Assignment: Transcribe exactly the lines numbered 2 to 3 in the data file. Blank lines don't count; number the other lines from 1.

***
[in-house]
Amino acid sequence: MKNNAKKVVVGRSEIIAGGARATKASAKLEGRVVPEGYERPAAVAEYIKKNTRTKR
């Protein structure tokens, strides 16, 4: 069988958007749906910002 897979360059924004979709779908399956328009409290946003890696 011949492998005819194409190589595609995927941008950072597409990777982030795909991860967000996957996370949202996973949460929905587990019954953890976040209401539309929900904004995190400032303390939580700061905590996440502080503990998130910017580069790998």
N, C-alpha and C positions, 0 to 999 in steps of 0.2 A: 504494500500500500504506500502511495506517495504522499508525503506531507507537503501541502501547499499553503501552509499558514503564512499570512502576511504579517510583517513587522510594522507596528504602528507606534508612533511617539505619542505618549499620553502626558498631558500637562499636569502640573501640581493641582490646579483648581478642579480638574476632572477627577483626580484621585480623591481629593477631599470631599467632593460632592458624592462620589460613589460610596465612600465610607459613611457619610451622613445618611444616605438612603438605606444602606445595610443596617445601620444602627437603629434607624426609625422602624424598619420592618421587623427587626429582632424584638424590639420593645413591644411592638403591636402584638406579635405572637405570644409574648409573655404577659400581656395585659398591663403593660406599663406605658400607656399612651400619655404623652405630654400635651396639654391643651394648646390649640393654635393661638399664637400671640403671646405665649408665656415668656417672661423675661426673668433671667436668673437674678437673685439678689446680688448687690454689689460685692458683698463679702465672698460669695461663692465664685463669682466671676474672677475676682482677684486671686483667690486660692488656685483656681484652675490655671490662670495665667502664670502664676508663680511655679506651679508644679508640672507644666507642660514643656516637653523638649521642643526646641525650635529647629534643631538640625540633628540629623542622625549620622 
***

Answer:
Amino acid sequence: MKNNAKKVVVGRSEIIAGGARATKASAKLEGRVVPEGYERPAAVAEYIKKNTRTKR
């Protein structure tokens, strides 16, 4: 069988958007749906910002 897979360059924004979709779908399956328009409290946003890696 011949492998005819194409190589595609995927941008950072597409990777982030795909991860967000996957996370949202996973949460929905587990019954953890976040209401539309929900904004995190400032303390939580700061905590996440502080503990998130910017580069790998």